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United States Department of Agriculture

Agricultural Research Service

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Research Project: Discerning the Fate of Atmospheric Agricultural Emissions in the Chesapeake Bay Region

Location: Environmental Management and Byproduct Utilization Laboratory

2012 Annual Report

1a.Objectives (from AD-416):
Discern the chemical nature, fate, and transport of critical agricultural pollutants emitted to the atmosphere and consider the potential risks posed by reactivity and/or deposition of these chemicals to sensitive ecosystems. Disseminate results to customers concerning the effects of atmospheric agricultural pollutants on environmental quality.

1b.Approach (from AD-416):
Measure ambient concentrations of agricultural pollutants in soil and in air across the agriculture-urban transect of the Chesapeake Bay watershed. Compare volatile organic compound and particulate matter emissions from poultry production under different ammonia management practices. Test novel approaches to fingerprint particulate matter sources chemically and evaluate the fate and transport of critical agricultural pollutants for estimating potential risks using regional-scale atmospheric transport and deposition modeling tools.

3.Progress Report:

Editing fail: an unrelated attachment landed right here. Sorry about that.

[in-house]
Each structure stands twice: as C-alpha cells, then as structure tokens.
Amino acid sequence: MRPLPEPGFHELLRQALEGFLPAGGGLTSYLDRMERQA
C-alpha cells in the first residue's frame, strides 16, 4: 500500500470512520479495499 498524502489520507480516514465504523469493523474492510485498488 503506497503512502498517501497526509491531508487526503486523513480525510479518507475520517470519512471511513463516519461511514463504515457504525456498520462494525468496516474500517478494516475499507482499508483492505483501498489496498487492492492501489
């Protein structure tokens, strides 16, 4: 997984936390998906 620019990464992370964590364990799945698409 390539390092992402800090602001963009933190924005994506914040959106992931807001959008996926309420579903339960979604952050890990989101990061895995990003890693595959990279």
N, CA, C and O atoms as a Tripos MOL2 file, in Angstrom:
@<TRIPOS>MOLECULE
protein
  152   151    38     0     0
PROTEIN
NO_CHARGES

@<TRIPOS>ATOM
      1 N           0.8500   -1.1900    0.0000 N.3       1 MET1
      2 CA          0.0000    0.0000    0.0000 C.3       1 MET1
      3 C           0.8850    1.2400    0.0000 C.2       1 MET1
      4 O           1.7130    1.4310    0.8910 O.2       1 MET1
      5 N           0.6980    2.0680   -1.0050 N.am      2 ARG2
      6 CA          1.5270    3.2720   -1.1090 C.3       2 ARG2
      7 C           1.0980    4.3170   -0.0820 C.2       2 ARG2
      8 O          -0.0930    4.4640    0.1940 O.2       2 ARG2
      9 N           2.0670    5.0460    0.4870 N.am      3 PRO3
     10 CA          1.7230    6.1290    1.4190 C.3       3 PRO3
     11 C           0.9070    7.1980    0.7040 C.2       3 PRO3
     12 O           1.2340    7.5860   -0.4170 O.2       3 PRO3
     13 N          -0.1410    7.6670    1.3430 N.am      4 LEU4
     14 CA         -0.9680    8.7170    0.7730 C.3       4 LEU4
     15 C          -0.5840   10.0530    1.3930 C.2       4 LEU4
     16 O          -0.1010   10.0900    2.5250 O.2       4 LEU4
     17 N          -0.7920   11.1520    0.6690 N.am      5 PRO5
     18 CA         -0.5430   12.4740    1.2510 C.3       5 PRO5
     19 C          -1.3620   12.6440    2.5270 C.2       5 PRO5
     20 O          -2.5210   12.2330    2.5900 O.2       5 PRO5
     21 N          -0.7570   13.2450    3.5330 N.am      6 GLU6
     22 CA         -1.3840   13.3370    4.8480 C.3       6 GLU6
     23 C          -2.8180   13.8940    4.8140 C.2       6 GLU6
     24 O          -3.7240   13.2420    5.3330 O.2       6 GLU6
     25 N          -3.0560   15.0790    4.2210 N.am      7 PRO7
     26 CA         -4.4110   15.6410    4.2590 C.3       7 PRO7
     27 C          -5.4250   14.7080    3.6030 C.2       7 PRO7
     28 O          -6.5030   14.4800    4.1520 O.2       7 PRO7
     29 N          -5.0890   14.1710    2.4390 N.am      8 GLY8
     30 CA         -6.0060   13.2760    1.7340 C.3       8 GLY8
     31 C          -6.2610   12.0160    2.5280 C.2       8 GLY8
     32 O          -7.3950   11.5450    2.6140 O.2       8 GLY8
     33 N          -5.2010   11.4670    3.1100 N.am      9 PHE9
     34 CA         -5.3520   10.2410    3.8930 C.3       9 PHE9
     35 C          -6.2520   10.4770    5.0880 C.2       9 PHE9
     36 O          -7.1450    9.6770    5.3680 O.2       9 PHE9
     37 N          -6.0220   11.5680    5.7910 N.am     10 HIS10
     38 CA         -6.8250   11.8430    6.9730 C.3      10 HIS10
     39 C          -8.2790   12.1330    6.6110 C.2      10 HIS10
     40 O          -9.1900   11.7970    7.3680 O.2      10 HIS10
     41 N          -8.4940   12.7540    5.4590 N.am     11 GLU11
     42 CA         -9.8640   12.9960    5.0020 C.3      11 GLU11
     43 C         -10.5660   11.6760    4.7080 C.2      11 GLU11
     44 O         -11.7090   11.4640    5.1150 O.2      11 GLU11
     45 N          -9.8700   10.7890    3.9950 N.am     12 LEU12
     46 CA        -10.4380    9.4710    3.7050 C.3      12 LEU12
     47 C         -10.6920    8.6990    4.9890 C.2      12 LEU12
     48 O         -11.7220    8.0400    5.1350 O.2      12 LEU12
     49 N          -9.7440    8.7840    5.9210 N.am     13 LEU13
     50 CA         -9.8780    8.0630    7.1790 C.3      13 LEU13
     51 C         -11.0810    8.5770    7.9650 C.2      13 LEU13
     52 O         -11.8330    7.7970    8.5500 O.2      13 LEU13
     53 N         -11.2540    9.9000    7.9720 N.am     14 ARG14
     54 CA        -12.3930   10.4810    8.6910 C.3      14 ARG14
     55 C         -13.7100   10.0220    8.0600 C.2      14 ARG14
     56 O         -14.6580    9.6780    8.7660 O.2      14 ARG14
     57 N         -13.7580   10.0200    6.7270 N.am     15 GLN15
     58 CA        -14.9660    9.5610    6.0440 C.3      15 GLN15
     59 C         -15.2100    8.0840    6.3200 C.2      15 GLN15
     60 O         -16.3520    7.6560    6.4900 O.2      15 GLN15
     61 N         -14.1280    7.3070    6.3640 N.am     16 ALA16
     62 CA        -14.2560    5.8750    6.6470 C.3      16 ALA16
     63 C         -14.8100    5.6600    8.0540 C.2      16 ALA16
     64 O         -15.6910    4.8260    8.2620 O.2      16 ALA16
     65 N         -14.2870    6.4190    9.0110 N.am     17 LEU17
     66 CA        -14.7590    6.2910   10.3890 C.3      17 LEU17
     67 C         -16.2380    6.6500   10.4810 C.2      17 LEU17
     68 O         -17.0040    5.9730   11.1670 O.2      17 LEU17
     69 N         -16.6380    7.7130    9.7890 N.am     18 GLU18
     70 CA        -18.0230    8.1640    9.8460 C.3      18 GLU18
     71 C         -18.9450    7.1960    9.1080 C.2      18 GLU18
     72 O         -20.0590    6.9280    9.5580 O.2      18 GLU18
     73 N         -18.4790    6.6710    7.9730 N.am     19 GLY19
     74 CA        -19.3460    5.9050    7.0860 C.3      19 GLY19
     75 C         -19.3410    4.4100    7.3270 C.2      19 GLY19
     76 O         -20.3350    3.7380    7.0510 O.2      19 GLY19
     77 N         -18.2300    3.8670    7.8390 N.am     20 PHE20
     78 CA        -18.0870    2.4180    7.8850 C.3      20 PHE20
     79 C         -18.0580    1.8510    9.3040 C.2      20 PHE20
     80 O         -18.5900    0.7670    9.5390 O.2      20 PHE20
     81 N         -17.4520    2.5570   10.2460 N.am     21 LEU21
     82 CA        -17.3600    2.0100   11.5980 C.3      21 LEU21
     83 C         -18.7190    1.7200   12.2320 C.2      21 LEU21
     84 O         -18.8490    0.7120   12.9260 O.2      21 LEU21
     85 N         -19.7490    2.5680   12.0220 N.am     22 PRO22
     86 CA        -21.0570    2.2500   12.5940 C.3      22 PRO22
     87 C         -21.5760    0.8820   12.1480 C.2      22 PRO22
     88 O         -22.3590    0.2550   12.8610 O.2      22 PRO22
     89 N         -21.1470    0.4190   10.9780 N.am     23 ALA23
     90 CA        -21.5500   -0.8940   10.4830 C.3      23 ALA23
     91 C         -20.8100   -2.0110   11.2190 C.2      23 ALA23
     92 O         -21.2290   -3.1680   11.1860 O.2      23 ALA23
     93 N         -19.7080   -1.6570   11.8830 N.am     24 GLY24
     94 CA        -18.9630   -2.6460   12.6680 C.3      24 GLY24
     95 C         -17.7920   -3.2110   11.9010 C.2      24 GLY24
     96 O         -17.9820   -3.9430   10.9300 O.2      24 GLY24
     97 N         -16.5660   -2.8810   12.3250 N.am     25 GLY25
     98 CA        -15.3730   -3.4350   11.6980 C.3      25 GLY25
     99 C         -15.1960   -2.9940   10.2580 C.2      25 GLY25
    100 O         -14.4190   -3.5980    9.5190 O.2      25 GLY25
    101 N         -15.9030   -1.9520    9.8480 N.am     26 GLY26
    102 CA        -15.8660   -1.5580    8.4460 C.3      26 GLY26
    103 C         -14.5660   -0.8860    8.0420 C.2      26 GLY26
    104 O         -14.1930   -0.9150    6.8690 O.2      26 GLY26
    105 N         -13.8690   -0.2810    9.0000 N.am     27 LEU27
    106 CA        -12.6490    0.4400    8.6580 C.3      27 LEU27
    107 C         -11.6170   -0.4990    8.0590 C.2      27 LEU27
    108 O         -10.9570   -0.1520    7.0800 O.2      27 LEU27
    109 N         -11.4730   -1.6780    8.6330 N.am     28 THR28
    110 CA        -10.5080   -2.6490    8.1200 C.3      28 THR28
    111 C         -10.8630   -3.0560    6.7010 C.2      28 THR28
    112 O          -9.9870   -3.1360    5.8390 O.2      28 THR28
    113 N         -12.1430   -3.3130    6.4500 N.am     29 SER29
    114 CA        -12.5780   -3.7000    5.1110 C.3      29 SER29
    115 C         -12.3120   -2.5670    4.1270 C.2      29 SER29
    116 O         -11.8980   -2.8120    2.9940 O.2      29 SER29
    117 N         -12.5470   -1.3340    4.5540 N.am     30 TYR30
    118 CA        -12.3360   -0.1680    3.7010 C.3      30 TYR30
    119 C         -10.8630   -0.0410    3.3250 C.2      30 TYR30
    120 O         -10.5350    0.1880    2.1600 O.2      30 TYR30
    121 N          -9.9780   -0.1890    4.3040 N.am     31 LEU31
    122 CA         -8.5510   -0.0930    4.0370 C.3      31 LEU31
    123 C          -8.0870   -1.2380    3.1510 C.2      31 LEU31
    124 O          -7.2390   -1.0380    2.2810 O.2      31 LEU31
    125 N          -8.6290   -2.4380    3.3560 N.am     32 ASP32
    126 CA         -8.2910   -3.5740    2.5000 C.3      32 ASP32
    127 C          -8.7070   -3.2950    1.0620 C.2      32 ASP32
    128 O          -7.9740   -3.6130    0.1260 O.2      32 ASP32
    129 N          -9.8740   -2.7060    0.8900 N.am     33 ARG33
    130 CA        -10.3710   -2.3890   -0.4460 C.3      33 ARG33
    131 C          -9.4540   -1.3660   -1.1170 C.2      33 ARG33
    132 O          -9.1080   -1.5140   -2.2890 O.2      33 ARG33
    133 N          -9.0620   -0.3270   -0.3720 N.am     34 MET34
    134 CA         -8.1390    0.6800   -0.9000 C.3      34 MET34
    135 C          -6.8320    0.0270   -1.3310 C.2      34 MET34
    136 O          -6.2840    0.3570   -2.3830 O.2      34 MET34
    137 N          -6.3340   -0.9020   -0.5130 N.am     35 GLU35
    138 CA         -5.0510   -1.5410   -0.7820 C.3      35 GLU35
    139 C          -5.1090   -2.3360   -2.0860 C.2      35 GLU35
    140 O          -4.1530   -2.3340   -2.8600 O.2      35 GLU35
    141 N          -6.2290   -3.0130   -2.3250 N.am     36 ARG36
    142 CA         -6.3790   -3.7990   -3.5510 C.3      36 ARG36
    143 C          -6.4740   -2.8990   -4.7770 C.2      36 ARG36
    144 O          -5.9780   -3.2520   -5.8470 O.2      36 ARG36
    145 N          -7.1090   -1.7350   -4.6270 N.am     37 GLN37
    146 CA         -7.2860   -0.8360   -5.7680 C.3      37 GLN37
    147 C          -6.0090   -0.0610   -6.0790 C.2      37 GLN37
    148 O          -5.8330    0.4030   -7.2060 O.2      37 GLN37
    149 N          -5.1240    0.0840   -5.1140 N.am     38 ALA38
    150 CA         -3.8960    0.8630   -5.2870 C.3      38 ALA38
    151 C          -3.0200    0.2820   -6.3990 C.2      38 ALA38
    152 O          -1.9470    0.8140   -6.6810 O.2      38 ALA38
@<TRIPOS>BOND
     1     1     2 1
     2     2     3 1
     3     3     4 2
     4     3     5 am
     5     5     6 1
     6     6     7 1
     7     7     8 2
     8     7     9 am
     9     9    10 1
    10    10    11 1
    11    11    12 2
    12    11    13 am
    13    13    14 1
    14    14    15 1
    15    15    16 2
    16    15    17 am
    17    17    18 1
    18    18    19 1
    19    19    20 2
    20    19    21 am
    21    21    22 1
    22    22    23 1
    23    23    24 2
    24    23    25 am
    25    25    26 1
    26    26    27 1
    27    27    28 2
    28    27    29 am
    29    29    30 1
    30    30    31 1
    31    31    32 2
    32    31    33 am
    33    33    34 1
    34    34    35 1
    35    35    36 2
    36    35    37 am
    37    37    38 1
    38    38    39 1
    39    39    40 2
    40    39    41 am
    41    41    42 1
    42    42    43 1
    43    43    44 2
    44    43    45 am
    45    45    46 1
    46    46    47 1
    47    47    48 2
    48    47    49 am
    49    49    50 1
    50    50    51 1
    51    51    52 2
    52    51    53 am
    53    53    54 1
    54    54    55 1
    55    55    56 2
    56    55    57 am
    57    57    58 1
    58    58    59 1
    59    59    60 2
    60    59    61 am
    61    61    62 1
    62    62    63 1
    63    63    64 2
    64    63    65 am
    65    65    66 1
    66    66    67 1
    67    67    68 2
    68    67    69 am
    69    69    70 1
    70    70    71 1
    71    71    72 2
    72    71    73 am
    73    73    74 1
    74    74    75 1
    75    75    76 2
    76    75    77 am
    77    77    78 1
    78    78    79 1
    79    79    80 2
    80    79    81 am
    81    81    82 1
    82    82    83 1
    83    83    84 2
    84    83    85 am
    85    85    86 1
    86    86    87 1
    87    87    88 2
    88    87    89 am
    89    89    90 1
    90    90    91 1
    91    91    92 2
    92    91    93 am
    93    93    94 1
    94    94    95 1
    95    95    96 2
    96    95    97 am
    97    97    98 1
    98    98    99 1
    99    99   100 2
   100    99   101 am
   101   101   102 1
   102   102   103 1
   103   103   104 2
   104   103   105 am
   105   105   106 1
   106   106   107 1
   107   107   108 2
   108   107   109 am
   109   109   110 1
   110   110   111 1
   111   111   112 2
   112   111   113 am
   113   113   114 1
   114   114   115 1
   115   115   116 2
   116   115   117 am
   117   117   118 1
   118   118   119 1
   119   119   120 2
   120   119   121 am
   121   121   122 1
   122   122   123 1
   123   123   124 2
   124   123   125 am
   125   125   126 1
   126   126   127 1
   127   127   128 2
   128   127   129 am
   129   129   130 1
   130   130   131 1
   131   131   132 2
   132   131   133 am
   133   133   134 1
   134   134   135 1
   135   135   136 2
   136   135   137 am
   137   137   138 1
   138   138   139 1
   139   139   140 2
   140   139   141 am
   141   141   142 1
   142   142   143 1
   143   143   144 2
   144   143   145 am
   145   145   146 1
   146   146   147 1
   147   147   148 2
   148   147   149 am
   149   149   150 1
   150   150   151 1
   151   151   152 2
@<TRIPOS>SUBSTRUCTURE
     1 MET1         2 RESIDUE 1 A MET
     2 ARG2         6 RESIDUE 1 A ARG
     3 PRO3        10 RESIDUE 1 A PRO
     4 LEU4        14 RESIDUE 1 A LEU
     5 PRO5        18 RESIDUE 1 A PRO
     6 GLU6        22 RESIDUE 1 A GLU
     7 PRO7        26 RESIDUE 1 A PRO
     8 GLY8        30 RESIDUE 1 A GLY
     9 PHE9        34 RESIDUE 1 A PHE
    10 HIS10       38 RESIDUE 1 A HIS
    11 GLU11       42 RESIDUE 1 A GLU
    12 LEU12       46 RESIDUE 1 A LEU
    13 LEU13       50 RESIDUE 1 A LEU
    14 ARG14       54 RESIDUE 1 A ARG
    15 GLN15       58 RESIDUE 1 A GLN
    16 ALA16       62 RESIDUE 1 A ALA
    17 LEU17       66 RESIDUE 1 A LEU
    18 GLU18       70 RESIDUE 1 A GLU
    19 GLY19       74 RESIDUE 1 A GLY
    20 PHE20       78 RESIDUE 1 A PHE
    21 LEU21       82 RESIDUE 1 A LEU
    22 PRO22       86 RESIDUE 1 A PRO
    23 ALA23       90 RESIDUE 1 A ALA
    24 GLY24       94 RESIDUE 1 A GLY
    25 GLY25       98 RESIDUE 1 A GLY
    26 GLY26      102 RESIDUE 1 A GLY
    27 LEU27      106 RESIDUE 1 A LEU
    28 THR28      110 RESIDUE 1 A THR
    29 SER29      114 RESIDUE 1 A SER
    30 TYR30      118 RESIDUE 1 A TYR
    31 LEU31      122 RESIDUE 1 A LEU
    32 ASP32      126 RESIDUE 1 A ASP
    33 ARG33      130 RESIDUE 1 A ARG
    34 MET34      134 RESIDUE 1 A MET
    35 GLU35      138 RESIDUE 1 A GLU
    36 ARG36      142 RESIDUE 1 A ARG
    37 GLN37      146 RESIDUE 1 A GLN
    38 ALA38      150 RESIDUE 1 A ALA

Significant progress has been achieved establishing suitable experimental and sampling sites, and additional collaborations have emerged to increase the impact of existing research efforts. Under subobjective 1, an alternate site for the master Beltsville station and a new site in the Choptank River watershed have been identified; initial sampling efforts are underway. Testing of newly-fabricated atmospheric particulate samplers in collaboration with Oklahoma State University (1265-12610-001-03S) and ARS-Mesilla Park revealed challenges in software which are being addressed. Experiments described in subobjective 2 to investigate air quality parameters within and downwind of poultry facilities at ARS-Arkansas have been delayed. However, a new poultry producer in the Choptank River watershed has agreed to host this work and initial tests are underway. Scientists from the USDA Natural Resource Conservation Service (NRCS), National Plant Materials Center (Beltsville, Maryland) and from University of Delaware are collaborators who are providing expertise in managing the grass and tree buffer and in air pollutant measurement and modeling, respectively. A second poultry producer with an established tree buffer has been identified in Pennsylvania. In the spring, grasses were added to the buffer. Additional resources are being sought through competitive grants to support expansion of this work to several additional producers and ARS-Arkansas. Ultimately, results will be used to develop criteria concerning the design and implementation of VEBs and scrubbers for inclusion in a new NRCS National Conservation Practice Standard(s). Subobjective 2 also includes development and refinement of an atmospheric particulate fingerprinting methodology. The approach combines acquired Raman spectra of single particles with advanced statistical analysis methods. As described, this work was to be conducted using particles captured at poultry facilities, but particles from a large cattle feedlot were utilized instead. These samples were collected in a collaborative study with Kansas State University, ARS-Ames, IA, and ARS-Florence, SC, which was partially funded by an Agriculture and Food Research Initiative grant (1265-12610-001-01R). Work to develop an air quality database for ARS has begun using data collected from the cattle feed lot and cotton ginning data from Oklahoma State University, ARS-Mesilla Park, New Mexico and ARS-Lubbock, Texas. Collaboration with University of Maryland has led to the development of methods that will be utilized in subobjective 3 (1265-12000-040-20S). A novel and inexpensive method is being tested to discern the availability of pollutant residues in soils. It is expected that this approach will be used to estimate the emission potential of semi-volatile organic contaminants observed in soils collected across the Chesapeake Bay region. Progress has been achieved in calibrating the Pesticide Emission Model using existing datasets of pesticide volatilization measured in Beltsville as part of subobjective 3.